2

I have two AWS accounts old and new.

I have a hosted ZONE on old account under Route 53 service.

I want to migrate it completely from old to new.

How can I do it ? Are there any predefined steps for such case ?

Please note that the hosted zone is being used in a live environment. I can not risk too much trial and error.

2
  • Why not manually create the records, else use the CLI? – Drew Khoury Aug 4 '14 at 12:18
  • Duplicate all the records (if you have a lot, use the API) then cut over to the new set of nameservers. – ceejayoz Aug 4 '14 at 14:10
9

You can also use jq ("sed for JSON") to convert the JSON output of list-resource-record-sets to the JSON input to change-resource-record-sets:

jq '.ResourceRecordSets 
  |{"Changes":[.[] 
  |select(.Type!="SOA") 
  |select(.Type!="NS") 
  |{"Action":"CREATE","ResourceRecordSet":.}]}' 

This assumes you have already created the new hosted zone and that it is empty except for the SOA and NS records, which are therefore removed from the JSON file. (The line breaks are for readability; remove them to use the command.)

3

This is trivial using the AWS CLI. First, get your hosted zone id:

$ aws route53 list-hosted-zones
{
    "HostedZones": [
         {
            "ResourceRecordSetCount": 15,
            "CallerReference": "A5A5A3AF-C239-39FB-DA4C-556BA9FD1767",
            "Config": {},
            "Id": "/hostedzone/Z1LVCQHJBJUCM5",
            "Name": "example.com."
        }
    ]
}

Then export the list of resources for that hosted zone:

$ aws route53 list-resource-record-sets --hosted-zone Z1LVCQHJBJUCM5

This will output a json blob of your records, which is very close to the format you'll need to re-import into the new zone, using the change-resource-record-sets command. Look through the documentation, examining the output format of list-resource-record-sets and the input format of change-resource-record-sets and it'll be clear what you need to do to import the records.

Once you have the records in place in the new zone, update your domain registrar to point to the set of Route53 nameservers for this zone.

2
1

I just created a tool for this very problem.

https://github.com/andersjanmyr/route53copy

$ route53copy Usage: route53copy-linux <source_profile> <dest_profile> <domain>

0

A more updated answer. This is how I did it without external tools, just aws and a text editor.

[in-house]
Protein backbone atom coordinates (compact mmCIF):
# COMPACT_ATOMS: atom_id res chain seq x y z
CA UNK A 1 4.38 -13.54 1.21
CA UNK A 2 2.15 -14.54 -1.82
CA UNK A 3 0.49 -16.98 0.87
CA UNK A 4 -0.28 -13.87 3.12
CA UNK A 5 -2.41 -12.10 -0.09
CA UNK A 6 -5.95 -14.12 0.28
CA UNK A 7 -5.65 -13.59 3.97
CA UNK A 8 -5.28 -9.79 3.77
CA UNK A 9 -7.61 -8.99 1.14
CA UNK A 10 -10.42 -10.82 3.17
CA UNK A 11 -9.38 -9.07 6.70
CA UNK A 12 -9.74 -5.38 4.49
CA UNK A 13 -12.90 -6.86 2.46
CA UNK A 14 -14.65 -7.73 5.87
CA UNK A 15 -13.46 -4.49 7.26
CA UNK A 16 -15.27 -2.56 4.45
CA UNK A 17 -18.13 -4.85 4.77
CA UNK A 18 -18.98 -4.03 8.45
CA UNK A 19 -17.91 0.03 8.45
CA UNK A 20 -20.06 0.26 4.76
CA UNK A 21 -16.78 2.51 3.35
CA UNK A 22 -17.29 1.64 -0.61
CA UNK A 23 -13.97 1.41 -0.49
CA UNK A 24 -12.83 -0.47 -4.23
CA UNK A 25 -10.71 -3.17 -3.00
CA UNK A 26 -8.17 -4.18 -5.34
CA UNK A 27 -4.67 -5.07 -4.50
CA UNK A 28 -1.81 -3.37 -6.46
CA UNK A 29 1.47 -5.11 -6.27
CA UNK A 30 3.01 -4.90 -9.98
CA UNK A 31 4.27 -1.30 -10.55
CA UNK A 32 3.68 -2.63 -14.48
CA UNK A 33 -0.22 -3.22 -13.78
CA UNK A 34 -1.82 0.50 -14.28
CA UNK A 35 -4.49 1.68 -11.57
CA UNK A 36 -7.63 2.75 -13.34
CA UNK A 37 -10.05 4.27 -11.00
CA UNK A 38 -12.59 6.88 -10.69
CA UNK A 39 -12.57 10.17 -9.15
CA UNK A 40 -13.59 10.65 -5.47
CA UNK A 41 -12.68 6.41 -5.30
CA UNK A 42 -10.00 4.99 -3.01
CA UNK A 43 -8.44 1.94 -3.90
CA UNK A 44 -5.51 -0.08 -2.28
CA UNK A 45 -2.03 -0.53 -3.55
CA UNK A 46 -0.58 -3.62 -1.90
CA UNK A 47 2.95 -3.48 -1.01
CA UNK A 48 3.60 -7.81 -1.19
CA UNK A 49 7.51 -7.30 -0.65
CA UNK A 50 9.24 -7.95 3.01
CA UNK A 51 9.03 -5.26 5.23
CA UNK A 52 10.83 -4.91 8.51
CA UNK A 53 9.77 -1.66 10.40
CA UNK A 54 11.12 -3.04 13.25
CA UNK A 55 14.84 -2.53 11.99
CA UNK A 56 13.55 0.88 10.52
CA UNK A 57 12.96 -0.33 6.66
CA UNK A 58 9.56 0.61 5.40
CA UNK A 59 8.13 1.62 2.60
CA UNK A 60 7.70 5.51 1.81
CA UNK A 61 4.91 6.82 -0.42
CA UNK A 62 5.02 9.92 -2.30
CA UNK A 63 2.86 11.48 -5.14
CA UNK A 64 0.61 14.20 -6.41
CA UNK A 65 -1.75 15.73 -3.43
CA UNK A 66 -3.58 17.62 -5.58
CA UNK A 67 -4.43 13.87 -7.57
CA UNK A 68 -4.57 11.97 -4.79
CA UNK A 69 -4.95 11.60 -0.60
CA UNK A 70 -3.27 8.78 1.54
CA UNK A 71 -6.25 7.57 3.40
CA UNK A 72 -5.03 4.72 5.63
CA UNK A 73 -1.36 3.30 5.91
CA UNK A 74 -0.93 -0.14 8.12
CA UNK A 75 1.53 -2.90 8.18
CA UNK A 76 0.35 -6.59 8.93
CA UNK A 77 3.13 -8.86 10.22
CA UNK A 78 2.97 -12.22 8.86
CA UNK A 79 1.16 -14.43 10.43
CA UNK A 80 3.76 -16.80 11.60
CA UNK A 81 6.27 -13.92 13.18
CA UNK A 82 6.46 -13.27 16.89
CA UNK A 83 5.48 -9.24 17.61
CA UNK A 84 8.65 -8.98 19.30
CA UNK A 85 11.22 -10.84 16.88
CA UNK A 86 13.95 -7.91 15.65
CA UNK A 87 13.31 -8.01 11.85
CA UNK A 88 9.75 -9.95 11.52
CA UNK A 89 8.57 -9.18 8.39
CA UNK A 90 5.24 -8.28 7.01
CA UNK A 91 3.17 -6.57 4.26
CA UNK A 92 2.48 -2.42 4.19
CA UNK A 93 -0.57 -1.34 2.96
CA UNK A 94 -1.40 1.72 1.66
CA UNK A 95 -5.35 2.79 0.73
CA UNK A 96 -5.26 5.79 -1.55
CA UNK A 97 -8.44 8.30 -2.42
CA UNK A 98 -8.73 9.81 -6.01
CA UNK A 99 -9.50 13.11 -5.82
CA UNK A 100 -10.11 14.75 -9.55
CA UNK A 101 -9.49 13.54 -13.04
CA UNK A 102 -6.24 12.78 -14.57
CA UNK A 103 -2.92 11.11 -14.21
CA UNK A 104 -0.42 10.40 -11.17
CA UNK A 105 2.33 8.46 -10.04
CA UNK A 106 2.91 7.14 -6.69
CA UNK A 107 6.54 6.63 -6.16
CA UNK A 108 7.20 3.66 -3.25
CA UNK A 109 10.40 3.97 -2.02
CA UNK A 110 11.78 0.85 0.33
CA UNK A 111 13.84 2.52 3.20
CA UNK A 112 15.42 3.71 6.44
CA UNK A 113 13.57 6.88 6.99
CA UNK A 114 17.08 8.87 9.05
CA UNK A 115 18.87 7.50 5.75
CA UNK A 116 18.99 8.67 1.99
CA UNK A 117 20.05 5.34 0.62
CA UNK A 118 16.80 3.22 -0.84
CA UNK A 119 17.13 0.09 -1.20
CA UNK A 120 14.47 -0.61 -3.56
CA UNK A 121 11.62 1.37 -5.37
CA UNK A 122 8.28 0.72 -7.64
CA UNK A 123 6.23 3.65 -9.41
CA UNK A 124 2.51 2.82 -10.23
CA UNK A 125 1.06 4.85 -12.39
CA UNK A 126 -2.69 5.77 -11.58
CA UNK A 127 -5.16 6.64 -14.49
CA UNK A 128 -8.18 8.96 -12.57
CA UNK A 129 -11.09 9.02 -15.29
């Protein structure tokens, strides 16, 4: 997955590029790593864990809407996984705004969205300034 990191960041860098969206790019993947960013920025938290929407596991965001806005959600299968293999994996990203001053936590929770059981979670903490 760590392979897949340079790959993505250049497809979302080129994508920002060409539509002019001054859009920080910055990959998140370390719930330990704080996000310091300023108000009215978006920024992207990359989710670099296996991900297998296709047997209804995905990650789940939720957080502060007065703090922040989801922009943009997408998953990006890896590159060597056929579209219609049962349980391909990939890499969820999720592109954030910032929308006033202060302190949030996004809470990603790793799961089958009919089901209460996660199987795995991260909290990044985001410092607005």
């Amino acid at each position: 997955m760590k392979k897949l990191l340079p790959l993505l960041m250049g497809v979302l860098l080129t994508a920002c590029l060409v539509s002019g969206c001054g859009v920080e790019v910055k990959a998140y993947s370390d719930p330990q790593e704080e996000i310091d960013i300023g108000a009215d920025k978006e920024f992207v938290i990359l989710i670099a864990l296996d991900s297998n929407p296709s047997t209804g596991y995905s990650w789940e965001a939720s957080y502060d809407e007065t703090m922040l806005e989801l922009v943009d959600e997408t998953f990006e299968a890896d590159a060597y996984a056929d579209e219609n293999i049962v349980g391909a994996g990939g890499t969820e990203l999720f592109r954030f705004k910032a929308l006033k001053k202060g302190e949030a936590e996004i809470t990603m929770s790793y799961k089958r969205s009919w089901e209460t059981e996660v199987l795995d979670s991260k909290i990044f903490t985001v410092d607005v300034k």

First, according to the CLI docs: "You can't create a hosted zone for a top-level domain (TLD) such as .com" (or .org, .net etc.).

No biggie, go to the new account and create it manually, it's a concise thing:

enter image description here

Now that you have created a Hosted Zone, it's just a matter of fill it with records. So, get the records from the old account into a .json file for comfort:

$ aws route53 list-resource-record-sets --hosted-zone YOURHOSTZONEID --output json --profile account1 > records.json

You can get your YOURHOSTZONEID directly from the web console ("Hosted Zone ID" column in the previous image) or from your terminal: $ aws route53 list-hosted-zones --profile account1.

This --profile account1 option is a reference to the potentially multiple account configuration, originally stored in ~/.aws folder: files config and credentials. If you haven't configured them, you can edit the two files manually (adding all the accounts you want, including IAMs), but I recommend using $ aws configure explained here.

Now, when you use any aws command with a particular --profile, it will know what account you want to use.

The JSON we downloaded needs to be "adapted" to the actual JSON structure the change-resource-record-sets is expecting. For some reason, using the --generate-cli-skeleton should give you an exemplar to know what structure is expected. Still, in this case, it's different (and therefore wrong), don't know why, from what is expected (which you can find here, first JSON example). This is a reduced and a bit concealed version, but with the right structure:

{
  "Comment": "",
  "Changes": [
    {
      "Action": "UPSERT",
      "ResourceRecordSet": {
        "Name": "domain.org.",
        "Type": "A",
        "TTL": 300,
        "ResourceRecords": [
          {
            "Value": "11.111.111.111"
          }
        ]
      }
    },
    {
      "Action": "UPSERT",
      "ResourceRecordSet": {
        "Name": "domain.org.",
        "Type": "MX",
        "TTL": 300,
        "ResourceRecords": [
          {
            "Value": "20 mx1.domain.com"
          },
          {
            "Value": "10 mx2.domain.com"
          },
          {
            "Value": "50 mx3.domain.com"
          }
        ]
      }
    },
    {
      "Action": "UPSERT",
      "ResourceRecordSet": {
        "Name": "domain.org.",
        "Type": "NS",
        "TTL": 172800,
        "ResourceRecords": [
          {
            "Value": "number.awsdns-28.com."
          },
          {
            "Value": "number.awsdns-23.org."
          },
          {
            "Value": "number.awsdns-31.co.uk."
          },
          {
            "Value": "number.awsdns-49.net."
          }
        ]
      }
    }
  ]
}

As you can see, you have to insert each ResourceRecordSets' JSON from the account1 into each object, starting with "Action" in the JSON to send to the account2. Then we send it like so:

$ aws route53 change-resource-record-sets --hosted-zone-id Z3IVB20ZV4QU6O --change-batch file://adaptedfile.json --profile account2

Notice that files in aws CLI are referenced with the file:// schema.

Bonus tip: if you encounter errors, you can add a --debug option that may help you figure out what's wrong.

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